- Nearly £20 million to improve the M5 in the South-West.
15 March 2017
Laura Edgar, The Planner
A round-up of planning news
Centre for Cities chief to head industrial strategy
Think tank Centre Cities has announced that chief executive Alexandra Jones is leaving the organisation.
She will become the director of industrial strategy at the government’s Department of Business, Energy and Industrial Strategy.
Deputy chief executive and director of policy and research Andrew Carter has been appointed as the new chief executive by the Centre for Cities Board of Trustees.
Committee to meet to discuss garden village proposal
Tandridge Dsitrict Council will meet this week to discuss plans for a strategic approach to development as part of the area’s creation of a local plan.
In February, The Planner reported that the council leader had outlined his plans for a new settlement comprising 4,000 homes, developed around garden city principles.
At this stage, the strategy does not set out in detail exactly where new development will take place, just the principles on which they will be based.
The meeting will take place on 16 March.
Funding for new roads and land in Scotland
Scottish finance secretary Derek Mackay has confirmed that £15 million will be invested in the development of infrastructure.
This cash injection is expected to unlock significant levels of private sector funding.
Applications by Fife and North Ayrshire councils through the Tax Incremental Financing scheme (TIF), have been approved, with the councils now set to work with the Scottish Futures Trust on more detailed businesses cases.
TIF allows councils to fund infrastructure by borrowing against future business rates that are generated as a result of attracting more businesses into the area.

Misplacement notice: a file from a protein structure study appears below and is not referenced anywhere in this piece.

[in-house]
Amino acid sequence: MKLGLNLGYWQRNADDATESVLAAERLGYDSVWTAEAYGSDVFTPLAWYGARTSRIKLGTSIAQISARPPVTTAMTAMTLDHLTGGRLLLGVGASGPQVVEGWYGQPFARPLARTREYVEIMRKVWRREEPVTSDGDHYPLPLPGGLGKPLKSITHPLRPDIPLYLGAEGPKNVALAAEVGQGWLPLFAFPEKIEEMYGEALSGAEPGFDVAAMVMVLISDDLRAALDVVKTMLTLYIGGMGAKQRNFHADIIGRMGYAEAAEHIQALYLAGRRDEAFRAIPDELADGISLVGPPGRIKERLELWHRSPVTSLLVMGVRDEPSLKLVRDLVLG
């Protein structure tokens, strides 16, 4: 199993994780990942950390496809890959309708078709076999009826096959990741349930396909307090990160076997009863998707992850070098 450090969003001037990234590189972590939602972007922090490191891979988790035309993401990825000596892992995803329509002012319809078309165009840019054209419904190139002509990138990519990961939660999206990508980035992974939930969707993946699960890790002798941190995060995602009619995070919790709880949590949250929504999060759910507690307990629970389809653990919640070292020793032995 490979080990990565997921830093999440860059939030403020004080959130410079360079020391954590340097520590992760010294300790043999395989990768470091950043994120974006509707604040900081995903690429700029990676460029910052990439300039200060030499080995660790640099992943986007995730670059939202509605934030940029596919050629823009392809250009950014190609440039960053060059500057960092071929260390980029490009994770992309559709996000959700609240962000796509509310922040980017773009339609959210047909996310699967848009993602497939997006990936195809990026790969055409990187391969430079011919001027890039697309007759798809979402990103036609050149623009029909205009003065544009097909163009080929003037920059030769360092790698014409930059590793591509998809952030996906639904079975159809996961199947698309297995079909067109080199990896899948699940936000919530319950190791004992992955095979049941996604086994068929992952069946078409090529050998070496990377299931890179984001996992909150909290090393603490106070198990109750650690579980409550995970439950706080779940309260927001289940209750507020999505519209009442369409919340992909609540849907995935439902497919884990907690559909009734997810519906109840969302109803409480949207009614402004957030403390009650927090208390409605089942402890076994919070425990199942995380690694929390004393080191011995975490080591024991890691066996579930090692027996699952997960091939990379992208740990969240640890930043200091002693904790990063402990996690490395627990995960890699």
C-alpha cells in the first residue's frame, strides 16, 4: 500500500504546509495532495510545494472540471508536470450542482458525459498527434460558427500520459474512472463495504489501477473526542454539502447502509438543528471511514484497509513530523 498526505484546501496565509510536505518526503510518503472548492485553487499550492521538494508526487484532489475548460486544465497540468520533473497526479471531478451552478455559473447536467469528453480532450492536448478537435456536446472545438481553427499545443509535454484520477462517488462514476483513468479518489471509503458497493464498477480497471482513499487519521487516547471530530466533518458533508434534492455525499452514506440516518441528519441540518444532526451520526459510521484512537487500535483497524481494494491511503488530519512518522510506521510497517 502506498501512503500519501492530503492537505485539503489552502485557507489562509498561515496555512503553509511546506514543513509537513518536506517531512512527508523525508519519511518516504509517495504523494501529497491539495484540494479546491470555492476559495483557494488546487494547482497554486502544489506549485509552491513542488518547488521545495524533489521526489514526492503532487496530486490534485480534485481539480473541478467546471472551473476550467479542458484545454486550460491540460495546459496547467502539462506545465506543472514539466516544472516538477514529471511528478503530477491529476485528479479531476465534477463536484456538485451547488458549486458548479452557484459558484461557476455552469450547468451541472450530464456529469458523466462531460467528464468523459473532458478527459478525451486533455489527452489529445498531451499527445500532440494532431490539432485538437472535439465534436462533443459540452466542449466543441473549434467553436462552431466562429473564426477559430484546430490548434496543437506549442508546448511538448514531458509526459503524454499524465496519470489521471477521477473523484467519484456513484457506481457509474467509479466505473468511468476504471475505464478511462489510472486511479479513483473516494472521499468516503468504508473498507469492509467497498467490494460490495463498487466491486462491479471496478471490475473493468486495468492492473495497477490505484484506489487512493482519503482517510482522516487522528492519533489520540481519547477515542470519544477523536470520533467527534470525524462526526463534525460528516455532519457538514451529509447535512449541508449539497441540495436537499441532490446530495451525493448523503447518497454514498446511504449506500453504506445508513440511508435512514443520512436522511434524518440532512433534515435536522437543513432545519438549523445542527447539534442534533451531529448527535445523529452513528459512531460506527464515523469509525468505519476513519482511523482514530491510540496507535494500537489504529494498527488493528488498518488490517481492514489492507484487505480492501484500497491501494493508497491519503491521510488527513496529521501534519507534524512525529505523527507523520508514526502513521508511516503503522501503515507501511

Fife Council applied for £10 million to help develop 22 hectares of land at Fife Interchange distribution and business park development. The £5 million TIF funding for North Ayrshire Council will be used to construct roads and services within the i3 Irvine, Innovation and Industry Park.
£1.8m for Dundee-London air route
The UK Government has invested £1.8 million to secure a link between Dundee City Airport and London Stansted for another two years.
The government said the public service obligation (PSO) agreed between it, Transport Scotland and Dundee City Council guarantees almost £3.7 million to keep the route open over 2017/18 and 2018/19.
The UK Government will contribute 50 per cent of the funding while the Scottish Government will contribute £1.4 million and Dundee City Council £400,000.
Loganair will continue to operate the route.
New power station opens in Manchester
A new gas-fired power station in Carrington, Greater Manchester, has been opened by energy minister Jesse Norman.
Operated by Carrington Power, a subsidiary of ESB, the site is 12 kilometres south of Manchester City Centre.
It will use natural gas to generate enough power to meet the needs of more than a million homes in the Greater Manchester area, said the government.
Norman said: “New power stations like this complement low-carbon wind and solar renewable energy by providing reliable electricity all year round, whatever the weather or time of day. And this investment has created skilled jobs for the area as well.”
Midlands council to build council homes
North West Leicestershire District Council is to build council homes for the first time in 26 years.
The 24 houses and bungalows will be built on council-owned sites at two sites in Coalville (Linford Crescent and Verdon Crescent) and one in Ashby-de-la-Zouch (Willeslet Estate).
The council’s contractor, Robert Woodhead Ltd, has started on site in Coalville. The first homes are expected to be ready for new tenants by the autumn.
All of the homes will be available for affordable rent and are funded solely from Right to Buy receipts and the council’s existing housing budget, said the council.
14 March 2017
Laura Edgar, The Planner